In addition, workplaces (in whatever form they will take) are likely to continue to play a key role in health promotion due in part to our employer-based health insurance system, which provides access to health care for millions of families. The workplace environment is also the source of both great joy and great stress for many people, depending on how they are constructed and led. The ability to effectively construct an environment where people can thrive will be a competitive advantage for employers who want to recruit and retain the best people in a knowledge economy. Finally, businesses have a material interest in their workers' mental health because they bear both direct and indirect costs when workers' mental health is not well. Direct costs borne by employers include the cost of medical claims and pharmacy benefits. This can be from the cost of behavioral health treatment alone, but it is important to note that this cost is far exceeded by the additional medical costs that employees with behavioral health problems incur. Indirect costs include presenteeism, absenteeism, replacement costs due to turnover, and work disability. Absenteeism refers to days lost when an employee does not attend work. Presenteeism refers to when an employee does attend but due to symptoms of their illness their productivity is reduced compared to peak performance. Employees and employers benefit when these costs are minimized, so employers can reinvest more of their money into their products, research and development, customer service, and employees.

Mental health clinicians can provide a valuable service to society by helping employers and employees navigate various mental health issues. Organizations such as the Center for Workplace Mental Health, Academy of Organizational and Occupational Psychiatry, the National Institute for Occupational Safety and Health, the American Heart Association, and the World Health Organization have provided frameworks and resources that we can use to help educate our patients and their employers about the joint responsibility they have in creating and maintaining healthy workplaces. There is much to learn, and the hope is this that the articles in this issue will provide mental health clinicians with key concepts that will allow them to provide nuanced care to their patients around work-related concerns, advise organizations on the difficult medico-legal issues related to workplace mental health, and advocate nationally as experts whose voices should provide value as we not only rebuild from the COVID-19 pandemic, but perhaps reimagine a new relationship with work.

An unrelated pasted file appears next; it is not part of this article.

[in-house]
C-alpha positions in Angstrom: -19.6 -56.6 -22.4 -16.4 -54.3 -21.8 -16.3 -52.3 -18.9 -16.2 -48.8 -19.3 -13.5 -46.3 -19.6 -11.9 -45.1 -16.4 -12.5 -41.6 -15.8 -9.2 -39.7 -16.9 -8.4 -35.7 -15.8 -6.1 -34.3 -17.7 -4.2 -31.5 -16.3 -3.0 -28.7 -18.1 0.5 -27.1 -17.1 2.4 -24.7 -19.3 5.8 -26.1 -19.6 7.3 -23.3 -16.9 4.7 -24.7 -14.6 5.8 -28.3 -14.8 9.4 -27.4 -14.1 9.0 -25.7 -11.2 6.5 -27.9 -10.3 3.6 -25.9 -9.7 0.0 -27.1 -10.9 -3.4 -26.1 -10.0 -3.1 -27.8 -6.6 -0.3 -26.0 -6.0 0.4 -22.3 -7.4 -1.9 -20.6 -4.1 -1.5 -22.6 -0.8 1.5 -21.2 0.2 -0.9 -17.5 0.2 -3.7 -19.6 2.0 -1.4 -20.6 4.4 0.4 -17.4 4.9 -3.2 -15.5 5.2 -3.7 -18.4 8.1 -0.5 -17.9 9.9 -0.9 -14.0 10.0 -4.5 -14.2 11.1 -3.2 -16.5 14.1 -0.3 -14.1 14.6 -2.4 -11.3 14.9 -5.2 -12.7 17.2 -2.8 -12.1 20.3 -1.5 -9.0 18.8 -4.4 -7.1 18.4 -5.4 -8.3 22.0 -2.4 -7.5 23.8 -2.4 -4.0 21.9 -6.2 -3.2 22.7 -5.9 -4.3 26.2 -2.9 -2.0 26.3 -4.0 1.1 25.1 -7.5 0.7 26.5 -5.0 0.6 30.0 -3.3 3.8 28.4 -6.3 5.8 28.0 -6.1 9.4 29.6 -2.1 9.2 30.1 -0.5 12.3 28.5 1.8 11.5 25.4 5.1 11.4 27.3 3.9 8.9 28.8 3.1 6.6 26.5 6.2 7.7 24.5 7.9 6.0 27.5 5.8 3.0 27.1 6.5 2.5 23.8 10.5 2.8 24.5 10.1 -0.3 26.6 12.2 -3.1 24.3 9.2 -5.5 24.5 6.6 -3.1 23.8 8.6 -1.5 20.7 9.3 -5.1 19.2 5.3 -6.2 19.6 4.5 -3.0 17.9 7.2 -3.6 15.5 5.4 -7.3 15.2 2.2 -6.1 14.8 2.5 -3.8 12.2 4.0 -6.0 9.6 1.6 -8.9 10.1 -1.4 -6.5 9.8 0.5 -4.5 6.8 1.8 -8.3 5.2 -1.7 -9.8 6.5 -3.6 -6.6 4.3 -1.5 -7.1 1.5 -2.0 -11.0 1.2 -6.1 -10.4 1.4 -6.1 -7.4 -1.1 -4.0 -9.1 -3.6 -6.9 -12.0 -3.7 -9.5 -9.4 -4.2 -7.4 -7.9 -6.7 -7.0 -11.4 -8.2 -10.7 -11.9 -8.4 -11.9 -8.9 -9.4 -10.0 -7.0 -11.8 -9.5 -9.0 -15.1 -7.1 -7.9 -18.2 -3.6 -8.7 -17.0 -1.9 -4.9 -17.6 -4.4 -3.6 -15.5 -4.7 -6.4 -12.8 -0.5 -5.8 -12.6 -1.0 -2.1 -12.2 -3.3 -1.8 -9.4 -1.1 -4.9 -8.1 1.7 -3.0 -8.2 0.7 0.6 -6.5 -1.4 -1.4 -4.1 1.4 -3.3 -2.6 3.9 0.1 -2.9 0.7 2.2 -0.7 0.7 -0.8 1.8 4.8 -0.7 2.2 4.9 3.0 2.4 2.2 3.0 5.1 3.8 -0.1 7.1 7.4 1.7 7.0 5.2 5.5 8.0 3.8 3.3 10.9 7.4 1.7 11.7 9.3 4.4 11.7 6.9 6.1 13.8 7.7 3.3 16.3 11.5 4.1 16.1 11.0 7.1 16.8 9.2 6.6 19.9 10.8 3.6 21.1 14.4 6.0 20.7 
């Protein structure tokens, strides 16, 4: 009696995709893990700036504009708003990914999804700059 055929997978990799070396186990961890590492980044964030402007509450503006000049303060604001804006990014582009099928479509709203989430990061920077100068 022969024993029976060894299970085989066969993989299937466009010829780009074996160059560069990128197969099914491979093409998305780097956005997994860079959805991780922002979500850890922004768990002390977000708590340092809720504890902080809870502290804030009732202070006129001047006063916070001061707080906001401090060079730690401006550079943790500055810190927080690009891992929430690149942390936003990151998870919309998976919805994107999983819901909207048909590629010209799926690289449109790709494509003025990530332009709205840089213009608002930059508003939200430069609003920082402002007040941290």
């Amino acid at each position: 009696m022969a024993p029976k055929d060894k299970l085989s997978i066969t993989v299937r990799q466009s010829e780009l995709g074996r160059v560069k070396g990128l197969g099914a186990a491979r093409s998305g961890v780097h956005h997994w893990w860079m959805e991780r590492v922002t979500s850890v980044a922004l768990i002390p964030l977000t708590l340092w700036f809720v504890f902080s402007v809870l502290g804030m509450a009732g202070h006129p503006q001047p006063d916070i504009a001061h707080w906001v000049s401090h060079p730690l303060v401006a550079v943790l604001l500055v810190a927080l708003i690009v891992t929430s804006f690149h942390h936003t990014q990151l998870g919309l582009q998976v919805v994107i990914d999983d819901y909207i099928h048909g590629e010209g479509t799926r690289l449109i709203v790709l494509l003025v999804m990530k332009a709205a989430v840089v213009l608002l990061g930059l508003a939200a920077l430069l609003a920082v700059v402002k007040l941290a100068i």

References

  1. Bureau of Labor Statistics, US Department of Labor. The employment situation-- December 2020. Accessed January 13, 2020. https://www.bls.gov/news.release/pdf/empsit.pdf.
  2. Xiong J, Lipsitz O, Nasri F, et al. Impact of COVID-19 pandemic on mental health in the general population: a systematic review. J Affect Disord. 2020;277:55–64. doi:10.1016/j.jad.2020.08.001 [CrossRef] PMID:32799105
Authors
Gaurava Agarwal, MD

Gaurava Agarwal, MD, is an Associate Professor, Departments of Psychiatry and Behavioral Sciences and Medical Education, Northwestern Feinberg School of Medicine; and the Director of Physician Well-Being, Northwestern Medicine Medical Groups.

Address correspondence to Gaurava Agarwal, MD, Northwestern Memorial Hospital, Stone Institute, 446 E. Ontario Street, Suite 7-100, Chicago, IL 60611; email: gaurava.agarwal@nm.org.

Disclosure: The author has no relevant financial relationships to disclose.

10.3928/00485713-20210111-02